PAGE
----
by Stephanie Garber
To be published
on January 31, 2017
by Flatiron Books
Source: eARC for review
Synopsis from Goodreads: Scarlett has never left the tiny isle of Trisda, pining from afar for the wonder of Caraval, a once-a-year week-long performance where the audience participates in the show. Caraval is Magic. Mystery. Adventure. And for Scarlett and her beloved sister Tella it represents freedom and an escape from their ruthless, abusive father. When the sisters' long-awaited invitations to Caraval finally arrive, it seems their dreams have come true. But no sooner have they arrived than Tella vanishes, kidnapped by the show's mastermind organizer, Legend. Scarlett has been told that everything that happens during Caraval is only an elaborate performance. But nonetheless she quickly becomes enmeshed in a dangerous game of love, magic and heartbreak. And real or not, she must find Tella before the game is over, and her sister disappears forever.My take: Confession: I went into Caraval with a lot of trepidation. I don't read a lot of fantasy, I'm not a fan of magical realism, and *whispers* I was the one person I know who DNF'd Night Circus. I tried a printed copy, then the audiobook, and just wasn't feeling it.
Luckily, I enjoyed Caraval more than I expected. I do like books with a fairy tale vibe and to me this read more like a fairy tale than fantasy, with a lot of fairy tale tropes woven in. What it also reminded me of was Alice in Wonderland -- in Caraval, Scarlett gets thrown into a world that doesn't make sense, where things -- and people -- are not always what they seem. That part of the story was interesting and keeps you feeling a little off-balance the whole time. I was certain that I'd figured out at least one of the major twists in this book...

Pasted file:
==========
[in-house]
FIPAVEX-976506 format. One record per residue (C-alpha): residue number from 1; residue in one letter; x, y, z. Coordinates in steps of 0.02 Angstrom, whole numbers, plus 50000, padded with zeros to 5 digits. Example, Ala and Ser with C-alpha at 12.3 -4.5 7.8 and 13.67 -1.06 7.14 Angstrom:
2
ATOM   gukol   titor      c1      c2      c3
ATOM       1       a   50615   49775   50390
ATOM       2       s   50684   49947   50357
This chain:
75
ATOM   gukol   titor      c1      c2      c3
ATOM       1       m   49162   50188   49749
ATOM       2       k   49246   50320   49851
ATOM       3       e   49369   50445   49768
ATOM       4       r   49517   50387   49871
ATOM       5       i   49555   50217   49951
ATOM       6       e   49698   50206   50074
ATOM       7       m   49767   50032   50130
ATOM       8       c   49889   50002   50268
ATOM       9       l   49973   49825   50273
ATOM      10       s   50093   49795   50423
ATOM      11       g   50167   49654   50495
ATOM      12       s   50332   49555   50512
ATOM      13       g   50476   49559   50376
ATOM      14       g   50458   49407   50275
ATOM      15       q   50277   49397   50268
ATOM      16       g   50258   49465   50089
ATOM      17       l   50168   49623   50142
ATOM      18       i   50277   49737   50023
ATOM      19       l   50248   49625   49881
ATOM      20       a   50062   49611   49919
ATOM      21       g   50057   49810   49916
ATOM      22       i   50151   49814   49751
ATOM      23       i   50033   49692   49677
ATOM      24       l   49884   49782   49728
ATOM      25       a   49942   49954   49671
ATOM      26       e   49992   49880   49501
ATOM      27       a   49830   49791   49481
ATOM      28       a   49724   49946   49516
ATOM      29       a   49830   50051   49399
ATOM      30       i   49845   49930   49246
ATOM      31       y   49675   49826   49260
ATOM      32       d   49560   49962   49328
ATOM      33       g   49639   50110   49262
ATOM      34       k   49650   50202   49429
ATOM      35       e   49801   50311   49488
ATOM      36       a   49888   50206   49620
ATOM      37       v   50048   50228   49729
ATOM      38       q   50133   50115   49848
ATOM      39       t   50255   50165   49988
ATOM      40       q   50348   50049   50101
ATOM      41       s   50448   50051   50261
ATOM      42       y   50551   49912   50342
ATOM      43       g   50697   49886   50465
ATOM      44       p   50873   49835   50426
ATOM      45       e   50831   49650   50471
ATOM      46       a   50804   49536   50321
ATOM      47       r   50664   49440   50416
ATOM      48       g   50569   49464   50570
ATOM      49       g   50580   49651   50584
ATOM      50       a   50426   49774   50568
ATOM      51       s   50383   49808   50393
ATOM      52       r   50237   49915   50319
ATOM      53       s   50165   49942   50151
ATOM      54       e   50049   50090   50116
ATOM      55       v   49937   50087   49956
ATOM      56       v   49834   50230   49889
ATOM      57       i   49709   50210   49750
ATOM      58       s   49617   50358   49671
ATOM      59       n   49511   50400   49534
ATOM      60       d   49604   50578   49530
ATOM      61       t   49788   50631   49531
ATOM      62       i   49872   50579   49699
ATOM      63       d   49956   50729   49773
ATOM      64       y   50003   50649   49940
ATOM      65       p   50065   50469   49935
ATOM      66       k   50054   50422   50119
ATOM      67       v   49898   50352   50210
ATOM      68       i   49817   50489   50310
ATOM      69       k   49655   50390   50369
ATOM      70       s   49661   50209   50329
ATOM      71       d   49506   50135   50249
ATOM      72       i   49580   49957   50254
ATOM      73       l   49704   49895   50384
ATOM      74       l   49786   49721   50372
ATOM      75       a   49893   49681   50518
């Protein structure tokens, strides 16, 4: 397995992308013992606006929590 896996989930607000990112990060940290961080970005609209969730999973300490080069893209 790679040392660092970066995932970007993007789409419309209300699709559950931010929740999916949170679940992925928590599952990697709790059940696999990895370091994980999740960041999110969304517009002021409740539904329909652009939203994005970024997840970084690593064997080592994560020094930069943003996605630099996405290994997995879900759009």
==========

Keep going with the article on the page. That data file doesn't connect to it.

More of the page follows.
A few things about Caraval were definitely a mixed bag for me. The writing seemed simplistic for YA in some parts, but was really lovely in others. I wasn't crazy about the main character, Scarlett. I'm also the oldest of two sisters and a rule follower, so you'd think I'd relate to her, but Scarlett's stodgy, fearful nature often got on my nerves. The romance was classic Gothic/old school bodice ripper, with sweet, innocent Scarlett falling for the last man she should, then spending endless hours wondering if she can trust him or if he was who he seemed. Because Scarlett was such a goody-goody, her constant guilt about being attracted to this guy was a large part of why I often wanted to smack her.
That said, the ending of the book was interesting and unexpected, and it looks like there will be a companion book about Scarlett's younger sister, Donatella. Impulsive, self-centered Tella wasn't my favorite character, either - did these two have to be such stereotypic opposites? -- but I'd give her story a chance.
Have you read Caraval? Plan to? Let me know what you think in comments.